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March 6 – March 7, 2016

Occupation of the Interior - The Films of Nadav Lapid

In J. Hoberman’s estimation, Nadav Lapid (b. 1975) is “the most internationally acclaimed Israeli filmmaker in recent memory… and perhaps ever,” which is quite a distinction for a young director with only two feature films under his belt. Born and raised in Tel Aviv under the influence of film—his father a scriptwriter, his mother an editor—Lapid initially studied philosophy at the University of Tel Aviv and later attended the Sam Spiegel Film & Television School in Jerusalem. He has had stints as a journalist, a television critic and a documentary cinematographer as well as a fiction writer; he published a collection of novellas in Israel and France.

Without traditional emotional and narrative guides, including background music, Lapid’s stories austerely, philosophically maneuver through lives fraught with disquieting, deep contradictions. Unpredictably discomforting and quietly humorous, the drama and suspense may not immediately register except for the emotionally electric buzz activating every scene. Often uncomfortably bound or cropped by the camera frame, his Israeli protagonists are trapped, in one way or another, between opposing realities.

Victims and perpetrators are not only indistinguishable but virtually beside the point in Lapid’s existential quandaries, which home in on an unspoken insularity and identity particular to Israel, with wider implications for all of civilization. With stories that are palpably shaped by, but barely mention, Palestine, Lapid’s cinema astutely lacerates the political negative space left in the wake of victim/hero duality. “The Palestinians at least know they are under occupation,” states a member of the ultra-left faction in Policeman. Lapid’s films present, with complicated lucidity, the internal conflicts both within the community and the individual soul that ongoing violence and wars externalize.

Much to the surprise of Lapid and others, moments before the release of Policeman—which depicts a group of Jewish anti-capitalist terrorists—unprecedented social justice protests broke out in Israel in 2011. Though nonviolent, the similarities to his film were eerie to a director who thought he was simply constructing a semi-realistic fantasy. "I felt as though people were taking the film out of my hands and screening it in real time.”

Perhaps Lapid’s phenomenal critical acclaim stems in part from this extrasensory sensitivity. The Harvard Film Archive is excited to welcome Nadav Lapid to discuss the reverberations of such incisive work. – Brittany Gravely

Special Event Tickets $12
Nadav Lapid in Person

Sunday March 6 at 7pm

Policeman (Ha-shoter)

Directed by Nadav Lapid. With Yiftach Klein, Yaara Pelzig, Michael Moshonov
Israel 2011, DCP, color, 105 min. Hebrew with English subtitles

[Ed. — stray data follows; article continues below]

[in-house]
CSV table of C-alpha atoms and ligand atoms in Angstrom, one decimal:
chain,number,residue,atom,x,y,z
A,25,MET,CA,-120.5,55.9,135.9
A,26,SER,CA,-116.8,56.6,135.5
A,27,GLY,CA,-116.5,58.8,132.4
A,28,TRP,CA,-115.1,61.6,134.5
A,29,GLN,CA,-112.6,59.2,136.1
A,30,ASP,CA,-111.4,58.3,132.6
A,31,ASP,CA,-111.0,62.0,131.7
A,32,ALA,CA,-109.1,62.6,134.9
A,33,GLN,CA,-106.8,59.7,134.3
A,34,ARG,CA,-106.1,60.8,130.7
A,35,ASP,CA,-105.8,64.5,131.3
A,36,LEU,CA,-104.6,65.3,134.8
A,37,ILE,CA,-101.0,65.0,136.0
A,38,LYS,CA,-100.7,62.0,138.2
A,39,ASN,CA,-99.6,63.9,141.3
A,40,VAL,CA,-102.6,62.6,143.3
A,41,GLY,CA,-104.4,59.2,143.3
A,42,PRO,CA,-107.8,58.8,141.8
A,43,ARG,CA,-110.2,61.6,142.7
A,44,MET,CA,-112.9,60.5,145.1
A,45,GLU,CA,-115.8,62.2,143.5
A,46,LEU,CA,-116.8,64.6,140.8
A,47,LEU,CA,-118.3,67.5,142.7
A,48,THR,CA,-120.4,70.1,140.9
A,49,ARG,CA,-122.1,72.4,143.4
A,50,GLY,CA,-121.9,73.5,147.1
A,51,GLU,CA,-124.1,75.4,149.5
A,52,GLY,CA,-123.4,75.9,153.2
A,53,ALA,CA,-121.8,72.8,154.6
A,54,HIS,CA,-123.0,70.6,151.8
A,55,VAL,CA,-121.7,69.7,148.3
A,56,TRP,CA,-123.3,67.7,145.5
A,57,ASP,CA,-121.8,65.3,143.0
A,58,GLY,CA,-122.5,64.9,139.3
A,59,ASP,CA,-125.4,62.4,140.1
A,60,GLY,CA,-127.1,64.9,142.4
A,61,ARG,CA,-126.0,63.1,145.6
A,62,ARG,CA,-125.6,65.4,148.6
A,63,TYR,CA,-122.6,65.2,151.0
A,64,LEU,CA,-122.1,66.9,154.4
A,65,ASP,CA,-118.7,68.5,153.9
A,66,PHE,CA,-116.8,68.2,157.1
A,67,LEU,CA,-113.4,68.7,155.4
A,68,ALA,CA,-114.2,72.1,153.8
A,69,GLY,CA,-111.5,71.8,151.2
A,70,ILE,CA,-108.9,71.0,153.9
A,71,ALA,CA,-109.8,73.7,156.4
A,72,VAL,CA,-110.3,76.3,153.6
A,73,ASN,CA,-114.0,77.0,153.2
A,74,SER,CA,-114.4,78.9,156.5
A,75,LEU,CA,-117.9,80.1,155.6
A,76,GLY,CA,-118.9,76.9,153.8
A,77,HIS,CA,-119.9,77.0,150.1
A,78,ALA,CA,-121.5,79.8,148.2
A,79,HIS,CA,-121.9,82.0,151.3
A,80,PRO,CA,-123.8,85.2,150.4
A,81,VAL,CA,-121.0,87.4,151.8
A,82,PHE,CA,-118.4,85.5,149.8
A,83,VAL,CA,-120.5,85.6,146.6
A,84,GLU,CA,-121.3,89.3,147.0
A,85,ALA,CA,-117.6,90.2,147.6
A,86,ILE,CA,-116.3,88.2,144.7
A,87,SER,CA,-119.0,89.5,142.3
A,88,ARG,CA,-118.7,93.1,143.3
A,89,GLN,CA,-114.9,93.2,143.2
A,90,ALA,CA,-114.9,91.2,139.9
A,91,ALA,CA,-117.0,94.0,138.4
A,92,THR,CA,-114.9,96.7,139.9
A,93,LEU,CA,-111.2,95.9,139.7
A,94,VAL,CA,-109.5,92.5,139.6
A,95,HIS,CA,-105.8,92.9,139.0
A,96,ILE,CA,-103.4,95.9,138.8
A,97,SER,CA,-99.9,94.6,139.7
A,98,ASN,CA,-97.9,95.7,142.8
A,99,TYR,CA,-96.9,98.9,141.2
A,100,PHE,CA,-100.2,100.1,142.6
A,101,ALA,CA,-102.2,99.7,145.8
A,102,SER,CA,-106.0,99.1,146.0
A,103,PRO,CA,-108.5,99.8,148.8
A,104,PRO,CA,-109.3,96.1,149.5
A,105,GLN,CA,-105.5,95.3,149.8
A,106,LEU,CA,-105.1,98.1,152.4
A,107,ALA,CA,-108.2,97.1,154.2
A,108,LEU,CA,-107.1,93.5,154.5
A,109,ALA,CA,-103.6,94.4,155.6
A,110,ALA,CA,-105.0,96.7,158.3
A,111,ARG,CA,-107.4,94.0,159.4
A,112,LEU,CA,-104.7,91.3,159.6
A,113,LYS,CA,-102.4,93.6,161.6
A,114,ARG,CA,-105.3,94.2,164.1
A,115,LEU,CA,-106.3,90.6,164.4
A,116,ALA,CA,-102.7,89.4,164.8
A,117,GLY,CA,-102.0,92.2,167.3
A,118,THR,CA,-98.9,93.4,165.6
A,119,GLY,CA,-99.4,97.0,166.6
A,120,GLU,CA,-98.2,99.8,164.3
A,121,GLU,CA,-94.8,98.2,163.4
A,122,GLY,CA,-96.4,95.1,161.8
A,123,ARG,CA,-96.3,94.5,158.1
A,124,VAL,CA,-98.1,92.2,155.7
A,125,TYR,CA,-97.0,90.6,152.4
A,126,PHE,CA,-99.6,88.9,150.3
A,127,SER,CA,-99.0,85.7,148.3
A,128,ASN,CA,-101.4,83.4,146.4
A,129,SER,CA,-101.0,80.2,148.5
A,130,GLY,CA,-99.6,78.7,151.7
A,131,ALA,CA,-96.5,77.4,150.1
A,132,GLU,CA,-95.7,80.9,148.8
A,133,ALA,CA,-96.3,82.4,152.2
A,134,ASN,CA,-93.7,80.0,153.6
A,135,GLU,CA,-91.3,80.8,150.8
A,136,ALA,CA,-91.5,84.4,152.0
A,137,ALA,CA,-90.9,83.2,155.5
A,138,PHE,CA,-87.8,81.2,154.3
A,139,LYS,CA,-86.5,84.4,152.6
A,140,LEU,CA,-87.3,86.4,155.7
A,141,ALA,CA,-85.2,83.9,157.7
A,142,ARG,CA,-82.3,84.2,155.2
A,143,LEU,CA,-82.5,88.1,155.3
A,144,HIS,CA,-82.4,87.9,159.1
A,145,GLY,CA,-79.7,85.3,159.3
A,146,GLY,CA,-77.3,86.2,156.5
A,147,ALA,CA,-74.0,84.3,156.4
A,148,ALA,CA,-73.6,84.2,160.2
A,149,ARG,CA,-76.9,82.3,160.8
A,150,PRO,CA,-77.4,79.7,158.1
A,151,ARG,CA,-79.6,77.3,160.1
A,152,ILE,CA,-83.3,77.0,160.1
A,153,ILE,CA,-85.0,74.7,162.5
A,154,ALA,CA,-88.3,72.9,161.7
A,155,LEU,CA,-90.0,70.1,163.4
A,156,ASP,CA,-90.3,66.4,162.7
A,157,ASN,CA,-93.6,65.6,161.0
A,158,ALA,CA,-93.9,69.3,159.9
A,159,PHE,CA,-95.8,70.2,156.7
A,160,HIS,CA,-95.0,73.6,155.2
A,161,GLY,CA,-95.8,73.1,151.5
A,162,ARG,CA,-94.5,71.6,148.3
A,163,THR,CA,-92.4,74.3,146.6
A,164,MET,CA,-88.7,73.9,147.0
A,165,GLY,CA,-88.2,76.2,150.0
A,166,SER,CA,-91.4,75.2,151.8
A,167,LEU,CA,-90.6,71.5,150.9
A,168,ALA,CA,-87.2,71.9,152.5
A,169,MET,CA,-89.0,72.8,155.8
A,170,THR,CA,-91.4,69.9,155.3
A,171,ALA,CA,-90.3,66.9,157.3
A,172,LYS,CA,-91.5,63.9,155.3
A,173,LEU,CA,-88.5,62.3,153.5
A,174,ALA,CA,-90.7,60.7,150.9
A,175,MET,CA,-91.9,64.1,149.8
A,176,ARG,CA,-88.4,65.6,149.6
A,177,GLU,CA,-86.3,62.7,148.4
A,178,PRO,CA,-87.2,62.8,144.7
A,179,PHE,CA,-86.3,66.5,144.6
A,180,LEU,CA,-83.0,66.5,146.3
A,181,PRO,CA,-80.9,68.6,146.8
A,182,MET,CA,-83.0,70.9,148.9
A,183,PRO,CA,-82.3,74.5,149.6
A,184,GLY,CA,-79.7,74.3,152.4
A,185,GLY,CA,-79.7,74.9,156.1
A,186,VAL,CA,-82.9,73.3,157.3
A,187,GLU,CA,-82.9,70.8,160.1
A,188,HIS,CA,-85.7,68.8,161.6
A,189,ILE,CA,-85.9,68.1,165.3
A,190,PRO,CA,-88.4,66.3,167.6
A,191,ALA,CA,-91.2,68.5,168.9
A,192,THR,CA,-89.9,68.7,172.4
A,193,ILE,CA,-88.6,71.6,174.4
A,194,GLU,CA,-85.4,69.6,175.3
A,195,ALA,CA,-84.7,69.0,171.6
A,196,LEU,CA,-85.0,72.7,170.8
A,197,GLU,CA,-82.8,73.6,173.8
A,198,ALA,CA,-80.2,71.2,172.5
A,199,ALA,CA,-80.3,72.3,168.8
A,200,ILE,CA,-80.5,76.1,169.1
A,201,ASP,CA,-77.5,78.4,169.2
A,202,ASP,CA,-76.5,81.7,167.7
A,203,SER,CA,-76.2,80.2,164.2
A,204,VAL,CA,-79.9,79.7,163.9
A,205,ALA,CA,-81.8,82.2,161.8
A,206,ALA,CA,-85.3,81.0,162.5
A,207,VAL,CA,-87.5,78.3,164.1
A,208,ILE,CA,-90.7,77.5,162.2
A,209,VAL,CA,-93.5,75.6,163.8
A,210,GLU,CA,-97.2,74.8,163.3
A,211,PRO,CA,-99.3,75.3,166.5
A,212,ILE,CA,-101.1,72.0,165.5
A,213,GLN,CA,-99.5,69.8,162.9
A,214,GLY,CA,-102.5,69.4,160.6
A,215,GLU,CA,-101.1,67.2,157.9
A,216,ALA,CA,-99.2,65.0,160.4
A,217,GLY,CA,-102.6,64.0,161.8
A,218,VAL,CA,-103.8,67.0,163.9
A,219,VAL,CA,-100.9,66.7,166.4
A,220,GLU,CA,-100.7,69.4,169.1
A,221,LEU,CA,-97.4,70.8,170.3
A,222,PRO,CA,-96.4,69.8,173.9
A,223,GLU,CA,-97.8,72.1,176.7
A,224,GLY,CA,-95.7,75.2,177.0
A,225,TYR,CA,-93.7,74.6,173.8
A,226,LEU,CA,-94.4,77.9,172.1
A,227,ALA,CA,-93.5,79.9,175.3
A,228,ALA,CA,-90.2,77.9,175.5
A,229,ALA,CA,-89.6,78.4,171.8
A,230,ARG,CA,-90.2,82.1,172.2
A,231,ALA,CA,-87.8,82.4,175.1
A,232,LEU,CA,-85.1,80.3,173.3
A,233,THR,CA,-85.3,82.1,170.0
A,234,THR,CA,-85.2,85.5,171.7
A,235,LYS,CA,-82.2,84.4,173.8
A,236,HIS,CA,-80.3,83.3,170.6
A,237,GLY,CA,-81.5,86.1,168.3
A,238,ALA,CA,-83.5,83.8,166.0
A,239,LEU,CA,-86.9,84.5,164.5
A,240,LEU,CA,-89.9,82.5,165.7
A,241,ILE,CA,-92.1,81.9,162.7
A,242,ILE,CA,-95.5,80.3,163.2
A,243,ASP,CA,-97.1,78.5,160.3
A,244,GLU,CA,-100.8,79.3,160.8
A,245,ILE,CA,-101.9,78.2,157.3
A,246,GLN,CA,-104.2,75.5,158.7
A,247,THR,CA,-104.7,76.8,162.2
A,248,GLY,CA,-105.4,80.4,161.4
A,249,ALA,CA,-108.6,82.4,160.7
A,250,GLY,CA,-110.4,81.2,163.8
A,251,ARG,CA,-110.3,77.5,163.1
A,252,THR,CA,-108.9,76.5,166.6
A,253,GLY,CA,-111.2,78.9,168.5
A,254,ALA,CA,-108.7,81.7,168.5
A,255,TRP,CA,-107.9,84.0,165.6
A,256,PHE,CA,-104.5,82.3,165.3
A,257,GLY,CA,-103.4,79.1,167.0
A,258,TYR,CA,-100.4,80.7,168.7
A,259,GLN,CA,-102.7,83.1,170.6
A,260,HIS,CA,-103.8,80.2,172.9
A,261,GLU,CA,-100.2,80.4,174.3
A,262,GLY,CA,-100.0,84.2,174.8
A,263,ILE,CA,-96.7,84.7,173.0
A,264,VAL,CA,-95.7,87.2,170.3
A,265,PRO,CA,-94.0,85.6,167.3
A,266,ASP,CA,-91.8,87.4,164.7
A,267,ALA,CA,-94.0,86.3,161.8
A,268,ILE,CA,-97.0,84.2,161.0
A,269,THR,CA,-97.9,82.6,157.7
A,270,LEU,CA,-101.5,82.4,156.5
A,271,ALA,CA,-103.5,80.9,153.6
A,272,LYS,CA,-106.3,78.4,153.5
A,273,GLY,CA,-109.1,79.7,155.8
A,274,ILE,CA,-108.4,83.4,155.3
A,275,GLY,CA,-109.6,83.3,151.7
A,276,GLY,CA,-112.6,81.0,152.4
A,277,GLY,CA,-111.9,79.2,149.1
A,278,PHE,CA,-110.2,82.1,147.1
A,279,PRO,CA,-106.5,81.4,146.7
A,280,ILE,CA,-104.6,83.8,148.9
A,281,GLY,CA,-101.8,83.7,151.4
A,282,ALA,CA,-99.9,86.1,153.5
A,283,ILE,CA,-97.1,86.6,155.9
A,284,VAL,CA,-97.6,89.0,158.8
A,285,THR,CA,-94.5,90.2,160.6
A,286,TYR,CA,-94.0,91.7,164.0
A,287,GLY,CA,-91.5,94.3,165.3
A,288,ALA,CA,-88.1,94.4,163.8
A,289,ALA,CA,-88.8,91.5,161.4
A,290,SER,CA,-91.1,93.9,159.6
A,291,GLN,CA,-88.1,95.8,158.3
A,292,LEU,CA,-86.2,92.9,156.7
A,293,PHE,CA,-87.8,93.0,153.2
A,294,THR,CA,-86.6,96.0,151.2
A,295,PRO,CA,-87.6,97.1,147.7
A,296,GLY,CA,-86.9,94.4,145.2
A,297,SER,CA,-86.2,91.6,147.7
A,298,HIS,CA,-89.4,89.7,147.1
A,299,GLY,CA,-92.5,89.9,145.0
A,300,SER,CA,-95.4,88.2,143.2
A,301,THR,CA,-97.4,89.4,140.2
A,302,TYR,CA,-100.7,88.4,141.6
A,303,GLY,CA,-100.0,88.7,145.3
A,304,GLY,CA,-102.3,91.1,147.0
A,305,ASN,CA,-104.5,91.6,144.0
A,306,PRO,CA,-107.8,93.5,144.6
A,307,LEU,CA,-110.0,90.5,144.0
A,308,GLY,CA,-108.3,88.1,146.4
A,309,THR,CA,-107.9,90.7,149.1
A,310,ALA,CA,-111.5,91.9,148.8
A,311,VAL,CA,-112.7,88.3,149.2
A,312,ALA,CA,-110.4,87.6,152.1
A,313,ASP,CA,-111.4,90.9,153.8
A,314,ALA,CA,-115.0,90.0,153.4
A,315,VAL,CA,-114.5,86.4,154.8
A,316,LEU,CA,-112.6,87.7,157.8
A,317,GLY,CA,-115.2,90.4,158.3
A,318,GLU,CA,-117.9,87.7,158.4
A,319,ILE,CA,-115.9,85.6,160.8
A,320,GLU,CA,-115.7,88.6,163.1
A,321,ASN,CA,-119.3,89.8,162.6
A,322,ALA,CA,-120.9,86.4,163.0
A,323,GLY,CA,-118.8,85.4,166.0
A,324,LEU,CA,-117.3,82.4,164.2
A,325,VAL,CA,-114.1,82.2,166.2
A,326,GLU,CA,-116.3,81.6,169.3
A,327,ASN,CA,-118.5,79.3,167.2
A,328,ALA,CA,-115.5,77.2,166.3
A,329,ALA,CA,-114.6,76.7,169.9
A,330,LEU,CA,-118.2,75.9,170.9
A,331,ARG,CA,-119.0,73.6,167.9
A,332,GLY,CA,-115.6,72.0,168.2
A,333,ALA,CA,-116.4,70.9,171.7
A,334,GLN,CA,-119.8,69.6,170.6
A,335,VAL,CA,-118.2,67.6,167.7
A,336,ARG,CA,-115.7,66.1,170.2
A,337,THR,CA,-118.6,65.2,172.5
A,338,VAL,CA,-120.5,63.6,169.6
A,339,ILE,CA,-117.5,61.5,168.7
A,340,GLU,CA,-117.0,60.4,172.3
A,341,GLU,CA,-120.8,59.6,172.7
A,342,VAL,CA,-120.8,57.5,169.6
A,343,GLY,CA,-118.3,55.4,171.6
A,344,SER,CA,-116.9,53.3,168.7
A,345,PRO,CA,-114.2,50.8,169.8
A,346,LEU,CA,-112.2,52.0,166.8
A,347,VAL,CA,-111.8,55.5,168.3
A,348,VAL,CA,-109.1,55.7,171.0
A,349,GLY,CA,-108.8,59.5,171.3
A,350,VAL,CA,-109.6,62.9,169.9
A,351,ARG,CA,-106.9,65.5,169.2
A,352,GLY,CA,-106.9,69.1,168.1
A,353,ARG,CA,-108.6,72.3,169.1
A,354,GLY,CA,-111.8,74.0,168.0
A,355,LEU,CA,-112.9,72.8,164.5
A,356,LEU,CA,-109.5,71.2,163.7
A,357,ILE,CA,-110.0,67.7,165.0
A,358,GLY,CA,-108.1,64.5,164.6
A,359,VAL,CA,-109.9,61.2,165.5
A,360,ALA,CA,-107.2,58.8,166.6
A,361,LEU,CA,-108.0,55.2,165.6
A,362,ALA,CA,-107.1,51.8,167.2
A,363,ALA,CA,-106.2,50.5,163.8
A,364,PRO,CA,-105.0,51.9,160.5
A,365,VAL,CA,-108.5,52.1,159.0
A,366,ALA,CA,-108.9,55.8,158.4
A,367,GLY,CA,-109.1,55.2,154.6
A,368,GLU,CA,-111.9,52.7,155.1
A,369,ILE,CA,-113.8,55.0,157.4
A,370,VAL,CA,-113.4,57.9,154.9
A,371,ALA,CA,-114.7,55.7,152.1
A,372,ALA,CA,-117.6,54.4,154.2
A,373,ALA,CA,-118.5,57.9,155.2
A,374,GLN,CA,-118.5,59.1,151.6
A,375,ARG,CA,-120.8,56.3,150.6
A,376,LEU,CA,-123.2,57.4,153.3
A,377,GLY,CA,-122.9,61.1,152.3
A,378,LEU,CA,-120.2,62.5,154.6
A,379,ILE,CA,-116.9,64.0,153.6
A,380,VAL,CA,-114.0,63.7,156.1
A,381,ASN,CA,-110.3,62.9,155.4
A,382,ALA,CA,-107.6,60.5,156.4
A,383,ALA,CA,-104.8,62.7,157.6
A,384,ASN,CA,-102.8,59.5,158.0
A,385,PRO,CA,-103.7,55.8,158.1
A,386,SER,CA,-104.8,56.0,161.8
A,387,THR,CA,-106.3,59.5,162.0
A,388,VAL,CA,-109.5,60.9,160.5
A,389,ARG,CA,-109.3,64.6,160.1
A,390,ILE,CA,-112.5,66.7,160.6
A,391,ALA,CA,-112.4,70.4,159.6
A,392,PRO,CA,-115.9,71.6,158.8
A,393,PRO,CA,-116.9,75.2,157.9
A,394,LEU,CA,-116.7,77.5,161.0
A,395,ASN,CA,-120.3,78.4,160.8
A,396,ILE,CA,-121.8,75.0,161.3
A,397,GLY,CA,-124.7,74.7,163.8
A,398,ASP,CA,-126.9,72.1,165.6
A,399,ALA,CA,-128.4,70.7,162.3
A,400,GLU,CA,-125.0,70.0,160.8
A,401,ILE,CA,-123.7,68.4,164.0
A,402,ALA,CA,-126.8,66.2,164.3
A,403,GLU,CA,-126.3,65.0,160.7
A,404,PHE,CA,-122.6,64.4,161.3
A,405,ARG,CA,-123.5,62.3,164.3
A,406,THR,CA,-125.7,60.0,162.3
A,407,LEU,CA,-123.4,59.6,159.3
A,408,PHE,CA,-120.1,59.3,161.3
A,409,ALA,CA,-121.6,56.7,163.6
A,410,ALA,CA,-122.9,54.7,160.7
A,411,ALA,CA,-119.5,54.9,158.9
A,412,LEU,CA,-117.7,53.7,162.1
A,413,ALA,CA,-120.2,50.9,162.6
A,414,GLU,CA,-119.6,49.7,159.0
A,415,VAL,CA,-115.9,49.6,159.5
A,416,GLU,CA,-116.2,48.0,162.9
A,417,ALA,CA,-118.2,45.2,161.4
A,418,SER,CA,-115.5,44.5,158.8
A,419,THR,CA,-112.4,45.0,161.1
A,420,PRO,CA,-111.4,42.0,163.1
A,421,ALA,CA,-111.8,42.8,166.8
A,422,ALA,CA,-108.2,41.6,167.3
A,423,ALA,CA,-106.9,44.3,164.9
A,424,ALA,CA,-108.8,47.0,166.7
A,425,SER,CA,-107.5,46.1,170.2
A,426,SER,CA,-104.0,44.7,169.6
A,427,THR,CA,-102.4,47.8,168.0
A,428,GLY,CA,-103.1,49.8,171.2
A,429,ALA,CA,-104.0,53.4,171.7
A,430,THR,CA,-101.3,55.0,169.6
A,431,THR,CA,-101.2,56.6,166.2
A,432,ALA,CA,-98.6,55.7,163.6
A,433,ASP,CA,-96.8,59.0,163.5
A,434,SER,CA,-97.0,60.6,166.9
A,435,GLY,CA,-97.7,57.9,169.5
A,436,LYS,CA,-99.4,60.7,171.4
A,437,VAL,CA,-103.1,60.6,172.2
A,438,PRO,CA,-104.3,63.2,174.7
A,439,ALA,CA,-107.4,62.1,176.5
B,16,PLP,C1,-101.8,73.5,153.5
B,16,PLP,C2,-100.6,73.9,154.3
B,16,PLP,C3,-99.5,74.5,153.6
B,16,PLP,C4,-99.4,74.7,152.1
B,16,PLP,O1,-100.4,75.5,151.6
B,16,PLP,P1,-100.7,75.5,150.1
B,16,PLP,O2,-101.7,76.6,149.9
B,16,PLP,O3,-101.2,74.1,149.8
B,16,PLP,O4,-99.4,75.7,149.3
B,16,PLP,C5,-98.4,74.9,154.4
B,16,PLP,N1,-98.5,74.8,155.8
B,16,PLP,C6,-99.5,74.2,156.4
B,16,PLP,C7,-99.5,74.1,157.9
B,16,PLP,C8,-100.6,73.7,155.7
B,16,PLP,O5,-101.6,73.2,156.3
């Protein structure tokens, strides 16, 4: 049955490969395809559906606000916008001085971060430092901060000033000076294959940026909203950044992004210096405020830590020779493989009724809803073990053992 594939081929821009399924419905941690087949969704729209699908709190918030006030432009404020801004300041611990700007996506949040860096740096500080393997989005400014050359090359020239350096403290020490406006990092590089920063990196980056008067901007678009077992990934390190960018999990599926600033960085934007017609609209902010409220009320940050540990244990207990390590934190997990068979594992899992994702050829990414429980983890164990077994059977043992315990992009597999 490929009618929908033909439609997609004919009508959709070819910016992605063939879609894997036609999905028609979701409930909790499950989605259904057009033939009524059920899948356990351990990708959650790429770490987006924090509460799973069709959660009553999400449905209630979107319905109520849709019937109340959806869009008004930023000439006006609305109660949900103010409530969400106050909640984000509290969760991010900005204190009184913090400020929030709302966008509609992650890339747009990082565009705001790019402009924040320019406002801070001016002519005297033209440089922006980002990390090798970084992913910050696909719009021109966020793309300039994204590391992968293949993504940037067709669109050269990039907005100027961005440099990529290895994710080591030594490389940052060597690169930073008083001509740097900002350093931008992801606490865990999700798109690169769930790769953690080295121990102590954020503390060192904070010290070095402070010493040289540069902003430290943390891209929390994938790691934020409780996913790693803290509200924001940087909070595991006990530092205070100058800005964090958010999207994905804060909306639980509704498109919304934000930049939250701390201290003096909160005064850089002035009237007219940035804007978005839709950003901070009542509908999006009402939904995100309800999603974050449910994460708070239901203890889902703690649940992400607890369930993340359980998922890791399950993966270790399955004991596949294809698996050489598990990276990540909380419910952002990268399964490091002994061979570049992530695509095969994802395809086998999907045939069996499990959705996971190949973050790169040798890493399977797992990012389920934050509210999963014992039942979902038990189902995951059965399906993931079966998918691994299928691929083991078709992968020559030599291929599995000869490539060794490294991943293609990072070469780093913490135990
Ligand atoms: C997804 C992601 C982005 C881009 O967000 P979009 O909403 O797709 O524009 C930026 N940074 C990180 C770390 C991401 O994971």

In his feature debut, Lapid presents the internal workings of two different urban Tel Aviv tribes whose respective insularity and narcissism prevents one from understanding or even crossing paths with the other—a fact that Lapid reflects in the narrative’s split structure. On one end is a band of athletic, macho buddies within Israel’s antiterrorism police unit. Their very masculine, physical and nationalistic drive seems at odds with the leftist activists’ romantic, philosophic, anarchic mission. However, both are on similarly confused searches for meaning and purpose while masking deeper conflicts beneath a confident, gun-wielding, communal egotism. The police unit’s tight, brotherly bonds must be secured by the sacrifice of one of its members, while the glue holding together the radicals consists of a love triangle and a bond between father and son. Lapid’s steady, precise gaze lingers on indirectly telling moments, as if the harder truths always approach as asides. Neither his audience nor his characters may be prepared to see the Other when looking in the mirror.

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Special Event Tickets $12
Nadav Lapid in Person

Monday March 7 at 7pm

The Kindergarten Teacher (Haganenet)

Directed by Nadav Lapid. With Sarit Larry, Avi Shnaidman, Lior Raz
Israel/France 2014, DCP, color, 119 min. Hebrew with English subtitles

The discovery of a preternaturally erudite poet in her kindergarten class opens a complex door for Nira, the unsettled character of the title. It seems all who encounter young Yoav experience the phenomenon in a different way, and no one except for Nira seems to recognize the depth of his strange gift. Holding him in a sometimes uncomfortably exalted regard, Nira wants to foster his poetry without corrupting its purity, yet even she is not immune to taking advantage of his seemingly effortless lyricism for her own, unresolved ends. With Lapid’s uniquely quiet strains of humor, pathos and suspense, the film darkly ponders what to do with transcendence, with authentic expression, with elusive, baffling beauty and truth. In the midst of a world burdened by so much surface noise, Nira attempts to realize her own radical poem through one direct, impossible action.

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